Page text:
President Reagan once said: “We in government should learn to look at our country with the eyes of the entrepreneur, seeing possibilities where others see only problems.”  The possibilities for prosperity are endless if employers are not over-regulated and over-taxed.

Those of you following Texas politics will note that we are in the midst of a tremendously important debate about the taxes that finance our schools, and the results we seek in our classrooms.  There are no easy answers.  In fact, sometimes we disagree over the question.  But I believe the only permanent solution to school finance is job creation. 

When we tax entrepreneurs, both small employers and big ones, we risk the only stable source of tax revenue we have: which is a steady and strong job climate.  I have yet to hear a Texan say to me, “tax my job away in the name of educating my children.”  

In Texas, we have made great progress in tearing down barriers to job creation.  Last year we passed the most sweeping lawsuit reforms in the nation, lawsuit reforms that will allow employers to invest more dollars in productivity, and fewer dollars on defense attorneys.  (No offense Royce.)  We balanced our state budget despite a $10 billion budget gap without raising taxes while STILL increasing spending on education by more than $1 billion.  We created one of the most aggressive job recruitment tools in the nation, the new $295 million Texas Enterprise Fund.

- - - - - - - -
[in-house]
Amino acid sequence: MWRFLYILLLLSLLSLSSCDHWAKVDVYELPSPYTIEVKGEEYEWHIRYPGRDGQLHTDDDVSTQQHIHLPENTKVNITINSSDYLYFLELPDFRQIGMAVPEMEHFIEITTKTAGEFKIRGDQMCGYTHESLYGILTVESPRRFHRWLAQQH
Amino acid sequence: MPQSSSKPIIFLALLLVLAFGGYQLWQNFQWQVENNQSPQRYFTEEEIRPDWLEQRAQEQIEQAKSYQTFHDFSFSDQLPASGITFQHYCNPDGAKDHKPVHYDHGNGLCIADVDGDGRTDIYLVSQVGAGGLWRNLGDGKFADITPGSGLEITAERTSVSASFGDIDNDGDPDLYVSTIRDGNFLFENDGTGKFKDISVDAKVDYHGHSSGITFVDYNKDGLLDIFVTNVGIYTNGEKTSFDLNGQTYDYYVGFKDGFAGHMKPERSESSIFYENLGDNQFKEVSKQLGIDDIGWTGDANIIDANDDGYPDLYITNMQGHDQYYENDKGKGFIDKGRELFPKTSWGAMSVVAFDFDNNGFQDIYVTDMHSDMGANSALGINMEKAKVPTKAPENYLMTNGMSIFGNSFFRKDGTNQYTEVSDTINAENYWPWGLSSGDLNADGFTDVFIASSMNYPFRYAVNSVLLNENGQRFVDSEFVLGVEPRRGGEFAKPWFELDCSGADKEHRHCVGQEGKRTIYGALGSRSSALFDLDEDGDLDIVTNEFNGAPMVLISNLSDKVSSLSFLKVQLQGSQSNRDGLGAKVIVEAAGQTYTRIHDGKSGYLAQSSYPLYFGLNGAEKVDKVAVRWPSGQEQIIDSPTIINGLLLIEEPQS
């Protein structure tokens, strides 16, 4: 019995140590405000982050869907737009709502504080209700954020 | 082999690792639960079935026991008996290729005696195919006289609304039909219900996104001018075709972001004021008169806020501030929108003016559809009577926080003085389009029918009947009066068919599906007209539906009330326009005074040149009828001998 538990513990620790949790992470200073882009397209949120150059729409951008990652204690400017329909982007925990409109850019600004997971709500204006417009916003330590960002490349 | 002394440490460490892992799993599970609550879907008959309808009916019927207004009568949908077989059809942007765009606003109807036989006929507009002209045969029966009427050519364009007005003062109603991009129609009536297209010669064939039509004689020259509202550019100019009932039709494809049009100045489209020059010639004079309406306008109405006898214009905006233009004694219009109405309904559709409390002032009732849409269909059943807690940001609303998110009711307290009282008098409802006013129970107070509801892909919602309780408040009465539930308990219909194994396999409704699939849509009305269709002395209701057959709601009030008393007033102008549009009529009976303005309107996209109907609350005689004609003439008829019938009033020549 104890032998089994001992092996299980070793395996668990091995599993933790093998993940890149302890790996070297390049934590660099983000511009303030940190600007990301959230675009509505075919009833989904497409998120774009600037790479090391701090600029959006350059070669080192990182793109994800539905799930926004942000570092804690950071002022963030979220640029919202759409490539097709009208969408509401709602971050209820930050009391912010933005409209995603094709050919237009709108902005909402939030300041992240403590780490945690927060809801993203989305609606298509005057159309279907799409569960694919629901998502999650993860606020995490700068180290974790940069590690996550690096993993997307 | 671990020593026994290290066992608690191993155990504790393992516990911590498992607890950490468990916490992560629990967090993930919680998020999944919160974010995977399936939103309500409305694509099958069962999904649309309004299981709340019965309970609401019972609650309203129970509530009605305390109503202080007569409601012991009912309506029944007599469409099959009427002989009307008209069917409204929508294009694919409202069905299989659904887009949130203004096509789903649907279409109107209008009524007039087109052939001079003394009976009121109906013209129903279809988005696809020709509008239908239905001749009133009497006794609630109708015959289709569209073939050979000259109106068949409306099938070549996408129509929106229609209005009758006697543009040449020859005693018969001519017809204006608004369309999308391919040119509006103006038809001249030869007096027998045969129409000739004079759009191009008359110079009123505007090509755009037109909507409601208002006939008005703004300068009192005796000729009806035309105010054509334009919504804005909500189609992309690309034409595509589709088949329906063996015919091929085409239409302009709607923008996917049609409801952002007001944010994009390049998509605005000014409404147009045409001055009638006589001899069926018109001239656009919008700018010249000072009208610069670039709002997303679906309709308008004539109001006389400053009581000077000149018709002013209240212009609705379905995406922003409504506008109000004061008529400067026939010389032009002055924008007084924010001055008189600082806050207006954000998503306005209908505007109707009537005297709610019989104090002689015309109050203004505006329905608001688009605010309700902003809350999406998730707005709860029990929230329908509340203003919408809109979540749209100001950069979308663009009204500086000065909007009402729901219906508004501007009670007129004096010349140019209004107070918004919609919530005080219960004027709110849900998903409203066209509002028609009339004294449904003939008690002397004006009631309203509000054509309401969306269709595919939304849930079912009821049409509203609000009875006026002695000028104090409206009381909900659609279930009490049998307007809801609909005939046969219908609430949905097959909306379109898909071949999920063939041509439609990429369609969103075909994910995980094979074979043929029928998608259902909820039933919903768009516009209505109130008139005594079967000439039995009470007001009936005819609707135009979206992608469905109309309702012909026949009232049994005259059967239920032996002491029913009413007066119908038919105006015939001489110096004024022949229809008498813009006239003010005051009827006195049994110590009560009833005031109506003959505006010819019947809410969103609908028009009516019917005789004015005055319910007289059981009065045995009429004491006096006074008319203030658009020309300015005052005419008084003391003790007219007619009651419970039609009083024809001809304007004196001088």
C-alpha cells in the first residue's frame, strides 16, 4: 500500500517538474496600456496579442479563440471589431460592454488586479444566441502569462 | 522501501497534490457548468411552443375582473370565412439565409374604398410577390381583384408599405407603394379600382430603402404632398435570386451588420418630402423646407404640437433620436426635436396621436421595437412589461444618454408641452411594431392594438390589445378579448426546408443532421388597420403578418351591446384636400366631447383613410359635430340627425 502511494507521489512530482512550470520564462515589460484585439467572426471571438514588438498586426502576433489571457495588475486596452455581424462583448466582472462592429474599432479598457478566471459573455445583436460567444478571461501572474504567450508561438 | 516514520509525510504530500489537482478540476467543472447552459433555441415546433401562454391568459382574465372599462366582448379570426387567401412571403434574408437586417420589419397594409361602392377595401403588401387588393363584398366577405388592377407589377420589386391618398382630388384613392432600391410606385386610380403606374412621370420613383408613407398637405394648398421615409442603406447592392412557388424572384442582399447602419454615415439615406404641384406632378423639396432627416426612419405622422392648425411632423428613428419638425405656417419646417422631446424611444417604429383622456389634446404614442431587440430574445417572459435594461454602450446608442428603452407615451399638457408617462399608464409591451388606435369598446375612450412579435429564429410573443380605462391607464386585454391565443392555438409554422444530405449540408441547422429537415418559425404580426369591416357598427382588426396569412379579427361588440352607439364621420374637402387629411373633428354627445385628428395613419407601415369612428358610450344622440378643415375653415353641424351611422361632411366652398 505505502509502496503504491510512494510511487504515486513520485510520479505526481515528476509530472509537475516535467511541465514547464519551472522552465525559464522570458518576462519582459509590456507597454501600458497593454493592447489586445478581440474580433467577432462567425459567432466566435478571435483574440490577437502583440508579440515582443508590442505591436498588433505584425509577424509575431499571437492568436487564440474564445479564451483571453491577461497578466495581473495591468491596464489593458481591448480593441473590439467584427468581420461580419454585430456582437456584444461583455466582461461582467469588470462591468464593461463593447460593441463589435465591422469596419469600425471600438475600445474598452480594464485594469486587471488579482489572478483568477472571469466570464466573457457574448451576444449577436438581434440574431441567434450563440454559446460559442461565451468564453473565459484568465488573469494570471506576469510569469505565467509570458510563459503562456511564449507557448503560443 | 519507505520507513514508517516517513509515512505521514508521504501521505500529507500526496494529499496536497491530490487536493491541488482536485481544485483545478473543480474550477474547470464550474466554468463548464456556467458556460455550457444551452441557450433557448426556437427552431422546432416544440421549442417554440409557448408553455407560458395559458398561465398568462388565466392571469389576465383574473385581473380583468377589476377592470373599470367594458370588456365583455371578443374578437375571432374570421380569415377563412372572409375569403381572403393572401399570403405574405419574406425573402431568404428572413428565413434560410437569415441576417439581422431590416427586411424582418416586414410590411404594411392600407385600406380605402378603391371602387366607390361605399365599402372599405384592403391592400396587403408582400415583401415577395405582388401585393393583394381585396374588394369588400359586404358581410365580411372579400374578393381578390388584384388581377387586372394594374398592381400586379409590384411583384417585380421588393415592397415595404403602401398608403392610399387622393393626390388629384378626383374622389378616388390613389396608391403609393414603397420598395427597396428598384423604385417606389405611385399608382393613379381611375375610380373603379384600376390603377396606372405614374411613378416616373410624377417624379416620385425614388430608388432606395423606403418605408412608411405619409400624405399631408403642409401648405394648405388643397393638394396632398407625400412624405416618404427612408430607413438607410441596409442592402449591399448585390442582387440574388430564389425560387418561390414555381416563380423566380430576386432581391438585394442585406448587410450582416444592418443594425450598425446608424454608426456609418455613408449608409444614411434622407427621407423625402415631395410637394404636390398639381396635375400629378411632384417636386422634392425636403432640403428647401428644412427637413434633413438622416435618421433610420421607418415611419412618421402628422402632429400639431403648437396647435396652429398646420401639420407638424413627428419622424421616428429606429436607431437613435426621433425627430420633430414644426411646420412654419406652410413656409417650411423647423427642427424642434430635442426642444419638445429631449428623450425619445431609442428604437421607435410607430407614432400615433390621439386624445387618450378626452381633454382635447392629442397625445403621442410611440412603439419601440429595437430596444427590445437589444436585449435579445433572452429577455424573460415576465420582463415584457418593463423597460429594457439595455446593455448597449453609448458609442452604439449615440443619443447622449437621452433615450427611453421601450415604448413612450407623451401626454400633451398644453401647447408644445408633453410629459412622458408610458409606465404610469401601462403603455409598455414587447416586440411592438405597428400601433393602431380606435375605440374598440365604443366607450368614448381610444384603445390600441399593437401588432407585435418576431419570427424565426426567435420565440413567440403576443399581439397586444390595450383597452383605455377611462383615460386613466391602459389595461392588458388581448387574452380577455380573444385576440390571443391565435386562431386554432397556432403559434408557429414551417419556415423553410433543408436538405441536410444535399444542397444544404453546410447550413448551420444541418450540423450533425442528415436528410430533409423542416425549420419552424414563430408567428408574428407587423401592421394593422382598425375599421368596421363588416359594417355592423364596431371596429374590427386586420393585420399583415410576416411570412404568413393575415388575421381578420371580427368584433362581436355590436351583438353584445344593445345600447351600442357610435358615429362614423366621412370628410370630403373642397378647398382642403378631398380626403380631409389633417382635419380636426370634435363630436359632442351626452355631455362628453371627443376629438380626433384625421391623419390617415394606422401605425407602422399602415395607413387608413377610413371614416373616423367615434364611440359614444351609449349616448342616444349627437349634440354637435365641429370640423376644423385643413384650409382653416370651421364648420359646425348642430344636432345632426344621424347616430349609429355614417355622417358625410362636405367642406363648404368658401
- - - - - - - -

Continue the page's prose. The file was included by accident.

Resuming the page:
Using that job creation tool, we attracted a 3,000 job expansion by Vought Aircraft, a corporate relocation by energy leader CITGO, and a new $3 billion investment by Texas Instruments, an expansion that was a recent cover story for Site Selection Magazine.  And we consolidated the state’s economic development efforts in my office, meaning corporate CEO’s will deal directly with the State of Texas’ CEO.  All signs point to a prosperous future for the Lone Star State. 

In the last six months, Texas has added 68,000 net jobs.  Most economic factors signal a new era of growth.  Our sales tax revenues far outpaced our comptroller’s projections for the month of March.  High-tech manufacturing posted its first gain this quarter in three years, largely because of semiconductor growth.  Last year we landed “the biggest deal of the year” according to Business Facilities Magazine when Toyota decided to build an $800 million truck plant in San Antonio.  That expansion will not only bring 2,000 direct jobs, but so far we are aware of another 1,000 jobs coming to Texas among Toyota suppliers.  We’re not just landing big fish, but small and medium-sized catches too.

Since the start of 2003 we have added 8,700 new jobs at call centers.  They may not be the highest paying jobs in the market, but they provide a decent wage and in many cases private health insurance, which is better than collecting unemployment and Medicaid.  According to a survey done of 50 top employers in California, among those looking to move jobs to another state, Texas was the top destination of choice.

In Texas, our door is wide open for business and opportunity.  Our taxes remain low, our regulatory climate is reasonable, and our workforce is skilled.  We have good schools, our own power grid, and we are now the nation’s largest exporter of goods.  We are the Gateway to trade with Latin America.  We want your skills, ideas and capital to be invested in the Texas workforce and the Texas economy.  When you invest in Texas, you invest in the future.  Thank you, God bless you, and enjoy your time in Dallas.